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Co-design of novel contract models for innovative agri-environmental-climate measures and for valorisation of environmental public goods

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Incentivising farmers to adopt greener agriculture

Agriculture’s benefits to the environment can be increased if current practices are transformed. The EU-funded Contracts2.0 developed a series of farming approaches that balance productivity with sustainability.

Food and Natural Resources

An evolution in agriculture could help mitigate the impacts of two major ongoing crises: climate change and the decline of biodiversity. Currently, farmers can participate in agroecology and climate schemes, and receive financial compensation for efforts to carry out conservation measures on their land. However, effective implementation and monitoring of these schemes can be complex, which is hampering their wide adoption by farmers across the EU. “Current schemes are often inflexible and do not consider the reality of geographical differences,” explains Bettina Matzdorf, social scientist at the Leibniz Centre for Agricultural Landscape Research, and project coordinator of Contracts2.0 (Co-design of novel contract models for innovative agri-environmental-climate measures and for valorisation of environmental public goods). She adds: “Novel contracts that offer payments by results, that foster the collaboration of farmers, could better incentivise them to produce not only agricultural products but also biodiversity and other ecosystem services.”

Landscape-scale solutions

The EU-funded Contracts2.0 project developed innovative approaches to make these schemes more effective and enticing to farmers. The overall idea was to incentivise farmers to produce more environmental public goods: non-exclusive, non-expendable products such as attractive landscapes. The Contracts2.0 team wanted to find out which contract models enhance the provision of such environmental public goods, while at the same time enabling economically viable agricultural production. “The solutions to many of our biodiversity, water and climate goals need to be delivered at the landscape scale,” says Matzdorf. To find which approaches might work best, the team examined a range of results-based and collective agri-environmental climate schemes. They also considered land tenure approaches, as well as looking further down the value chain at ideas such as private payment schemes based on certificates. “We analysed existing examples around Europe, tested new contract designs within economic experiments, and co-developed solutions on the ground,” Matzdorf notes. The team also researched the necessary policy framework conditions for implementing new schemes in nine different EU countries.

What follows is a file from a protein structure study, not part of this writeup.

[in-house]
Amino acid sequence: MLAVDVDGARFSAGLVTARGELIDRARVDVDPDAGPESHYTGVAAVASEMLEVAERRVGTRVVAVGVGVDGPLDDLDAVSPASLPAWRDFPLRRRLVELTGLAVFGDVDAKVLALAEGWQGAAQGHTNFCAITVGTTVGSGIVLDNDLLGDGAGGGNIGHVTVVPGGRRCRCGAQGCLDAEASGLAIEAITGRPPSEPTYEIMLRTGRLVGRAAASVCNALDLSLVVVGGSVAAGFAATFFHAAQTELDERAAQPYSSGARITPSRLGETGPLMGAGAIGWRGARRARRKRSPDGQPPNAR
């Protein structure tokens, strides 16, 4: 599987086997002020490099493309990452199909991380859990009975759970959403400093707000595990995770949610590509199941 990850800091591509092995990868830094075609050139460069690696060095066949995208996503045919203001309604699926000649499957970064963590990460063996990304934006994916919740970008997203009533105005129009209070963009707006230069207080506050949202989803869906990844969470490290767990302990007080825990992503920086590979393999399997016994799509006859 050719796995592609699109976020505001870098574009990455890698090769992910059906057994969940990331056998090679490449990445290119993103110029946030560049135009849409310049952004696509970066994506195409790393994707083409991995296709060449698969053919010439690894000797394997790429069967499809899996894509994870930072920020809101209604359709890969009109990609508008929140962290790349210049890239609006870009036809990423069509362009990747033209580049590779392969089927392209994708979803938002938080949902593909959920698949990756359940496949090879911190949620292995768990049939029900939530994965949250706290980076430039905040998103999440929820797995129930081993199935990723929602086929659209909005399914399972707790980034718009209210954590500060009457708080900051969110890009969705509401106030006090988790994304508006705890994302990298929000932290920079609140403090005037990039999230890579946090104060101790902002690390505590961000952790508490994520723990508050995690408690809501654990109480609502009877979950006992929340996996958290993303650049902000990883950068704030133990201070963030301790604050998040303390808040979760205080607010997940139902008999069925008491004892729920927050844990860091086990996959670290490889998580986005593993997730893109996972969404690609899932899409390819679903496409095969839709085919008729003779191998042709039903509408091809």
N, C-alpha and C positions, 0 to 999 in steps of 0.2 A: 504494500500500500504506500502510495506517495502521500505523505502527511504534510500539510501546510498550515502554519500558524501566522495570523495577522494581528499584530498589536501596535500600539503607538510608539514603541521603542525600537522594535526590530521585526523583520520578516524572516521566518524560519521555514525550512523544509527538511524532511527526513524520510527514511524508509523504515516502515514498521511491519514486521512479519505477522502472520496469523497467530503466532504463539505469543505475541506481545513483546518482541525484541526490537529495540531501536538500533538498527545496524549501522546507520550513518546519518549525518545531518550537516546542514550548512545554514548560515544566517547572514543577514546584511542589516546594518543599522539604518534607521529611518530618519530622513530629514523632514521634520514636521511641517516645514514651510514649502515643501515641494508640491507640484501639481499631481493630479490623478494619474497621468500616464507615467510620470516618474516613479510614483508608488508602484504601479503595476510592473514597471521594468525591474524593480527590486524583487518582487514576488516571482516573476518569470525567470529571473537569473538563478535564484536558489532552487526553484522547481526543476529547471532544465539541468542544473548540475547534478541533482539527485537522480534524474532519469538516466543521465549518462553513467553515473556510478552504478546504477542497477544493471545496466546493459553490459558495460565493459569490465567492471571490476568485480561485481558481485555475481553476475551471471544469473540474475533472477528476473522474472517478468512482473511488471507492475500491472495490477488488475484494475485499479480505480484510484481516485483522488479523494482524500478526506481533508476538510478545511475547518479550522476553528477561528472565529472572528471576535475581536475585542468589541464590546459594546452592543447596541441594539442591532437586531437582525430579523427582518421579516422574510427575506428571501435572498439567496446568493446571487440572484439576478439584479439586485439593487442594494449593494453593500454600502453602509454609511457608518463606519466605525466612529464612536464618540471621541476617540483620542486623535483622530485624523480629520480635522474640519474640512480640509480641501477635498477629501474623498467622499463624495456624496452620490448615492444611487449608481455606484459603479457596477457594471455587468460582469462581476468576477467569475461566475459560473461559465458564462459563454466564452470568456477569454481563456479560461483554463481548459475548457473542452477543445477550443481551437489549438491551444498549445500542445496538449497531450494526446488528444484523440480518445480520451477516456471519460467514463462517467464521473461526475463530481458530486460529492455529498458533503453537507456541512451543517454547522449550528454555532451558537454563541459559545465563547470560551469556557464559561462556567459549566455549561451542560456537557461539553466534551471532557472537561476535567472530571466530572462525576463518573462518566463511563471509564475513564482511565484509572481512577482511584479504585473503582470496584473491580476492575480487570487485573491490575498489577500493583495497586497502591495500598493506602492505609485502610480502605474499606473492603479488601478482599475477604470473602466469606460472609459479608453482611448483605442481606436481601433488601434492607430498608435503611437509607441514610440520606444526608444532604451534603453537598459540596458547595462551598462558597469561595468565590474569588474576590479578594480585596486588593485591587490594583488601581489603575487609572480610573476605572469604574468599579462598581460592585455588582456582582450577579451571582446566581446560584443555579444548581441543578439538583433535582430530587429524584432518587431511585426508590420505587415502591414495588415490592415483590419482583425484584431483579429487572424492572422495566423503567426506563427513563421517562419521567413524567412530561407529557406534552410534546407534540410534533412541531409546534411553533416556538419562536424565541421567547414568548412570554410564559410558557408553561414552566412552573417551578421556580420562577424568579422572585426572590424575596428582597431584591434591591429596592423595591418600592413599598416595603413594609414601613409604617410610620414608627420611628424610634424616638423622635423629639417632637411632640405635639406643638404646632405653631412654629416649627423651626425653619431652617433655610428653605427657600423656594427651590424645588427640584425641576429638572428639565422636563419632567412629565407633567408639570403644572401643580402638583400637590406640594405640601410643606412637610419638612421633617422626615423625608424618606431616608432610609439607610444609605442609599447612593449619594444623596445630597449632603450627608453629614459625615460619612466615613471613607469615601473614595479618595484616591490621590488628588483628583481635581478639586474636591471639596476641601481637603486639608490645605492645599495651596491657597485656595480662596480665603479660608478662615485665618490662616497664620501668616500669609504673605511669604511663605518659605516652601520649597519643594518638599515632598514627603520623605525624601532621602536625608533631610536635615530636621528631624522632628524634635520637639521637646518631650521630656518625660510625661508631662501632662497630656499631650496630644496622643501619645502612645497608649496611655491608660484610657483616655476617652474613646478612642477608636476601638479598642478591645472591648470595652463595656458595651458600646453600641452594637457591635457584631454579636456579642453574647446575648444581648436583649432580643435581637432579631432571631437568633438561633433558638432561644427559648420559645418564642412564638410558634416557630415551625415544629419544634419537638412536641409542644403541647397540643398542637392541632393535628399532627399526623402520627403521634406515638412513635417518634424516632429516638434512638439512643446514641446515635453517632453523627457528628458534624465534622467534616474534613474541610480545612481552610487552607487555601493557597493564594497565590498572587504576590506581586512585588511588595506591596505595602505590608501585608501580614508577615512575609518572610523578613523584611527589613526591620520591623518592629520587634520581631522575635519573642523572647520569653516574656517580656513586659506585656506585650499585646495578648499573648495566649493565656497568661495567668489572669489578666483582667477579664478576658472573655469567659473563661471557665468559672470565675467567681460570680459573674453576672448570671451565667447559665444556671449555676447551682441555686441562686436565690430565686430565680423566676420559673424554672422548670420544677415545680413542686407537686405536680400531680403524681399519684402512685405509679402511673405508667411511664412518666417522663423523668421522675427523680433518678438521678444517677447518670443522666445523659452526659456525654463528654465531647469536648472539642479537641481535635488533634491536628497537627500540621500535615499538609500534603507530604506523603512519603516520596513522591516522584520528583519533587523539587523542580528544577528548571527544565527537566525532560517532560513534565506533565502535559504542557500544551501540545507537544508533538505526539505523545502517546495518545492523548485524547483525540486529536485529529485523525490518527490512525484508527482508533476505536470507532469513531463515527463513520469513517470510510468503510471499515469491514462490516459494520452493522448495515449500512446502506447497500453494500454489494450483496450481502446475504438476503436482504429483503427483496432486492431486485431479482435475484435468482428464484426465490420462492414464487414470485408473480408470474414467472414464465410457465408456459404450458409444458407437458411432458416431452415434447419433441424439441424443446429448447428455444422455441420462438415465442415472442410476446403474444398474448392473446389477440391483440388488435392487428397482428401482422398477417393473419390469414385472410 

Creating innovation in the field and online

The Contracts2.0 project created 11 contract innovation labs across Europe, bringing together farmers, scientists and environmental experts to develop new, feasible solutions that could be placed into contracts. These were complemented by policy labs, which brought policymakers in particular to the table to develop appropriate policy frameworks. Beginning in 2019, the team held a series of field trips, to encourage the exchange of knowledge, demonstrate best practice examples, and make the approaches and goals tangible. “Practitioners emphasised the importance of learning from each other. The trips facilitated the exchange between stakeholders from different labs, but we also participated as researchers,” says Matzdorf. During the pandemic the team had to replace in-person workshops with ‘virtual’ events on agro-eco themes. The online format, free access and invited experts facilitated the great success of the workshops.

The future of sustainable food

Matzdorf highlights that the collaboration between farming practice, policy and science in many European countries, meant that a vast variety of circumstances, farming types, landscapes and policy environments were considered. “I do think we have been able to move some pebbles in the river towards better contracts for agriculture and nature,” she remarks. The project also produced a catalogue of factors facilitating and hindering existing approaches, and a guideline for policy framework fostering contract-based approaches and the development of appropriate agri-environmental-climate policies.

Keywords

Contracts2.0, agriculture, agroecology, environmental, goods, farming, practices, sustainable, food, biodiversity, water, landscape

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